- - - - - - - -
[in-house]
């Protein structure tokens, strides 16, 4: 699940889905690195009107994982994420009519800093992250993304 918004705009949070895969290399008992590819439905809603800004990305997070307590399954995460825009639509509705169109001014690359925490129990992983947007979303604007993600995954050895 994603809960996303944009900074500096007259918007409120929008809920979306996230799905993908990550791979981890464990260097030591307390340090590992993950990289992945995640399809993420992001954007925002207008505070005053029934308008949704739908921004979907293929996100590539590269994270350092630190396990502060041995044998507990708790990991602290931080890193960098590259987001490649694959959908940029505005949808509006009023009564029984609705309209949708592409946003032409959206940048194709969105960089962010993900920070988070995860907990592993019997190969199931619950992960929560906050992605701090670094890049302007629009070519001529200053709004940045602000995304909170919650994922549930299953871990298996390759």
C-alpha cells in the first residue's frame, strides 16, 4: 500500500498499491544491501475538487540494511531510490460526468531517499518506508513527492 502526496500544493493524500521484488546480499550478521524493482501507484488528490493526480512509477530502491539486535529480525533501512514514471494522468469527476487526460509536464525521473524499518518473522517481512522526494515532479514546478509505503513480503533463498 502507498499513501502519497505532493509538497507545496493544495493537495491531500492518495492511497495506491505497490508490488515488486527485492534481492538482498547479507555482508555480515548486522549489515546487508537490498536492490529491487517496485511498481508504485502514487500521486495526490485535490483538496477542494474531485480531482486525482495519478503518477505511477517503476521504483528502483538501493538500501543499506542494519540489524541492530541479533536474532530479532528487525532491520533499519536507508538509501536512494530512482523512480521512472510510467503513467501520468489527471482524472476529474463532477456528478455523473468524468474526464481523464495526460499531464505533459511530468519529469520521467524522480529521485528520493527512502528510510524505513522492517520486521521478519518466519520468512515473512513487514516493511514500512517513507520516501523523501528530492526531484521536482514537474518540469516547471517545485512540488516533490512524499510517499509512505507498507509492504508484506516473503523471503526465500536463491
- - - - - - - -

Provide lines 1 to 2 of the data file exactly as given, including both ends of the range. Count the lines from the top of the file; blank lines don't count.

[in-house]
């Protein structure tokens, strides 16, 4: 699940889905690195009107994982994420009519800093992250993304 918004705009949070895969290399008992590819439905809603800004990305997070307590399954995460825009639509509705169109001014690359925490129990992983947007979303604007993600995954050895 994603809960996303944009900074500096007259918007409120929008809920979306996230799905993908990550791979981890464990260097030591307390340090590992993950990289992945995640399809993420992001954007925002207008505070005053029934308008949704739908921004979907293929996100590539590269994270350092630190396990502060041995044998507990708790990991602290931080890193960098590259987001490649694959959908940029505005949808509006009023009564029984609705309209949708592409946003032409959206940048194709969105960089962010993900920070988070995860907990592993019997190969199931619950992960929560906050992605701090670094890049302007629009070519001529200053709004940045602000995304909170919650994922549930299953871990298996390759």